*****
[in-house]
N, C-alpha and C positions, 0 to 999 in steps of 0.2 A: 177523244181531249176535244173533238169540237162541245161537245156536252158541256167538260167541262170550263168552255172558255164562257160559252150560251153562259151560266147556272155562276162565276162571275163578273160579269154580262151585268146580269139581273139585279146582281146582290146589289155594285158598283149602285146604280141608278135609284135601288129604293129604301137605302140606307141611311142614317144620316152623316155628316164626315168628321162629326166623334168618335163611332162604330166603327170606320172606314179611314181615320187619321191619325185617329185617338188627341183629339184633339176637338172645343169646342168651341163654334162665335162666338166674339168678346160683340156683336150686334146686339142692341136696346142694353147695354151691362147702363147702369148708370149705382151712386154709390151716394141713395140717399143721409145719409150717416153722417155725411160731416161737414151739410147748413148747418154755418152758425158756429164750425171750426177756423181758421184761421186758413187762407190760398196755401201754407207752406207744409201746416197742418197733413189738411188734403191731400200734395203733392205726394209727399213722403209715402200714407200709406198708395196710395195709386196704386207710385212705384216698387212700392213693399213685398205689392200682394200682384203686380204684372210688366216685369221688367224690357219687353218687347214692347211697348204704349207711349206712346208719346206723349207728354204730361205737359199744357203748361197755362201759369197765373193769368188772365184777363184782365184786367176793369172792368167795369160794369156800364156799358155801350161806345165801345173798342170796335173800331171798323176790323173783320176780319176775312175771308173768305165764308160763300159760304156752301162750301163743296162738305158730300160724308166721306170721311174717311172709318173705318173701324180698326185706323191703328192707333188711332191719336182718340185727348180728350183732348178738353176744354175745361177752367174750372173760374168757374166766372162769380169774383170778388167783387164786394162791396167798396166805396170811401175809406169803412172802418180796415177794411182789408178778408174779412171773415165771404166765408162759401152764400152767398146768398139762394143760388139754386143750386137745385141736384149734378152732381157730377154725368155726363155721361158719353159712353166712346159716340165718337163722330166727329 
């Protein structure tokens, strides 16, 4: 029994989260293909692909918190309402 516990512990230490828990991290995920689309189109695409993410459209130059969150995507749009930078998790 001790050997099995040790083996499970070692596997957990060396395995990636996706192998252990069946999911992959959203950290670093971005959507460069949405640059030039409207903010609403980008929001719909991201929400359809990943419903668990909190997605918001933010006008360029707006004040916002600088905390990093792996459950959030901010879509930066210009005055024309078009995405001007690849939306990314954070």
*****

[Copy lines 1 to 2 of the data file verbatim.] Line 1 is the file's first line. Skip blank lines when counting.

[in-house]
N, C-alpha and C positions, 0 to 999 in steps of 0.2 A: 177523244181531249176535244173533238169540237162541245161537245156536252158541256167538260167541262170550263168552255172558255164562257160559252150560251153562259151560266147556272155562276162565276162571275163578273160579269154580262151585268146580269139581273139585279146582281146582290146589289155594285158598283149602285146604280141608278135609284135601288129604293129604301137605302140606307141611311142614317144620316152623316155628316164626315168628321162629326166623334168618335163611332162604330166603327170606320172606314179611314181615320187619321191619325185617329185617338188627341183629339184633339176637338172645343169646342168651341163654334162665335162666338166674339168678346160683340156683336150686334146686339142692341136696346142694353147695354151691362147702363147702369148708370149705382151712386154709390151716394141713395140717399143721409145719409150717416153722417155725411160731416161737414151739410147748413148747418154755418152758425158756429164750425171750426177756423181758421184761421186758413187762407190760398196755401201754407207752406207744409201746416197742418197733413189738411188734403191731400200734395203733392205726394209727399213722403209715402200714407200709406198708395196710395195709386196704386207710385212705384216698387212700392213693399213685398205689392200682394200682384203686380204684372210688366216685369221688367224690357219687353218687347214692347211697348204704349207711349206712346208719346206723349207728354204730361205737359199744357203748361197755362201759369197765373193769368188772365184777363184782365184786367176793369172792368167795369160794369156800364156799358155801350161806345165801345173798342170796335173800331171798323176790323173783320176780319176775312175771308173768305165764308160763300159760304156752301162750301163743296162738305158730300160724308166721306170721311174717311172709318173705318173701324180698326185706323191703328192707333188711332191719336182718340185727348180728350183732348178738353176744354175745361177752367174750372173760374168757374166766372162769380169774383170778388167783387164786394162791396167798396166805396170811401175809406169803412172802418180796415177794411182789408178778408174779412171773415165771404166765408162759401152764400152767398146768398139762394143760388139754386143750386137745385141736384149734378152732381157730377154725368155726363155721361158719353159712353166712346159716340165718337163722330166727329 